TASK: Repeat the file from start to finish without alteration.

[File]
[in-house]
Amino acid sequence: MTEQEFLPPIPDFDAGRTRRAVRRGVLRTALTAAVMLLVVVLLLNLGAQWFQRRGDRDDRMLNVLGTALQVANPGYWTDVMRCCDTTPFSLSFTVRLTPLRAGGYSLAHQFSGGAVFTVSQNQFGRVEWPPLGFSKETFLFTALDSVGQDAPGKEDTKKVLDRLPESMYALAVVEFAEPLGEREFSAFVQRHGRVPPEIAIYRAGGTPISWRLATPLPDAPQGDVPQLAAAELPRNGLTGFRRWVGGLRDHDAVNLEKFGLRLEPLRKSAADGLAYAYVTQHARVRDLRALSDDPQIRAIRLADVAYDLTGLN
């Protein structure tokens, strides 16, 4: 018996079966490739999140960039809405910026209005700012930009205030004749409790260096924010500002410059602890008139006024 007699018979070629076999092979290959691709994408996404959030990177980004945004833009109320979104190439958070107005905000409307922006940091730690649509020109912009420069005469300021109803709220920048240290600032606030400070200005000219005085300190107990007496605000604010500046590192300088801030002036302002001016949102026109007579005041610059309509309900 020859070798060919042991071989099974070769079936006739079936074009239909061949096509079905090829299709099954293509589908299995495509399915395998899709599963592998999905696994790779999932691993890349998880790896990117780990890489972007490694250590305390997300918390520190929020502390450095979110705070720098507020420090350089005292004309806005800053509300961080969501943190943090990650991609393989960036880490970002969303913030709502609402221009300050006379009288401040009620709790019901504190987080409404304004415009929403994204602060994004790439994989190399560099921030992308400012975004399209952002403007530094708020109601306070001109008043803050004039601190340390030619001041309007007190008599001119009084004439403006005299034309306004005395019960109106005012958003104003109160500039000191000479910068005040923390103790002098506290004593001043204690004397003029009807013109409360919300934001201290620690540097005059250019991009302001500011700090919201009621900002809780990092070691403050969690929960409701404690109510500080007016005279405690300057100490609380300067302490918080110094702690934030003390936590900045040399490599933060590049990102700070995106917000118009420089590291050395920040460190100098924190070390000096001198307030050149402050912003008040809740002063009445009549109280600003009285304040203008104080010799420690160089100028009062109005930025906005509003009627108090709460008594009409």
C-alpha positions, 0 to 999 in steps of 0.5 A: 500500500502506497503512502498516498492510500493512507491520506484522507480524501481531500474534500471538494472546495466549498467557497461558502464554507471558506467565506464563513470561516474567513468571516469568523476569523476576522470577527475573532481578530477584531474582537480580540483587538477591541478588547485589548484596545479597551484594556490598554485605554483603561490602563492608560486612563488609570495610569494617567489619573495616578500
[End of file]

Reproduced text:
[in-house]
Amino acid sequence: MTEQEFLPPIPDFDAGRTRRAVRRGVLRTALTAAVMLLVVVLLLNLGAQWFQRRGDRDDRMLNVLGTALQVANPGYWTDVMRCCDTTPFSLSFTVRLTPLRAGGYSLAHQFSGGAVFTVSQNQFGRVEWPPLGFSKETFLFTALDSVGQDAPGKEDTKKVLDRLPESMYALAVVEFAEPLGEREFSAFVQRHGRVPPEIAIYRAGGTPISWRLATPLPDAPQGDVPQLAAAELPRNGLTGFRRWVGGLRDHDAVNLEKFGLRLEPLRKSAADGLAYAYVTQHARVRDLRALSDDPQIRAIRLADVAYDLTGLN
């Protein structure tokens, strides 16, 4: 018996079966490739999140960039809405910026209005700012930009205030004749409790260096924010500002410059602890008139006024 007699018979070629076999092979290959691709994408996404959030990177980004945004833009109320979104190439958070107005905000409307922006940091730690649509020109912009420069005469300021109803709220920048240290600032606030400070200005000219005085300190107990007496605000604010500046590192300088801030002036302002001016949102026109007579005041610059309509309900 020859070798060919042991071989099974070769079936006739079936074009239909061949096509079905090829299709099954293509589908299995495509399915395998899709599963592998999905696994790779999932691993890349998880790896990117780990890489972007490694250590305390997300918390520190929020502390450095979110705070720098507020420090350089005292004309806005800053509300961080969501943190943090990650991609393989960036880490970002969303913030709502609402221009300050006379009288401040009620709790019901504190987080409404304004415009929403994204602060994004790439994989190399560099921030992308400012975004399209952002403007530094708020109601306070001109008043803050004039601190340390030619001041309007007190008599001119009084004439403006005299034309306004005395019960109106005012958003104003109160500039000191000479910068005040923390103790002098506290004593001043204690004397003029009807013109409360919300934001201290620690540097005059250019991009302001500011700090919201009621900002809780990092070691403050969690929960409701404690109510500080007016005279405690300057100490609380300067302490918080110094702690934030003390936590900045040399490599933060590049990102700070995106917000118009420089590291050395920040460190100098924190070390000096001198307030050149402050912003008040809740002063009445009549109280600003009285304040203008104080010799420690160089100028009062109005930025906005509003009627108090709460008594009409």
C-alpha positions, 0 to 999 in steps of 0.5 A: 500500500502506497503512502498516498492510500493512507491520506484522507480524501481531500474534500471538494472546495466549498467557497461558502464554507471558506467565506464563513470561516474567513468571516469568523476569523476576522470577527475573532481578530477584531474582537480580540483587538477591541478588547485589548484596545479597551484594556490598554485605554483603561490602563492608560486612563488609570495610569494617567489619573495616578500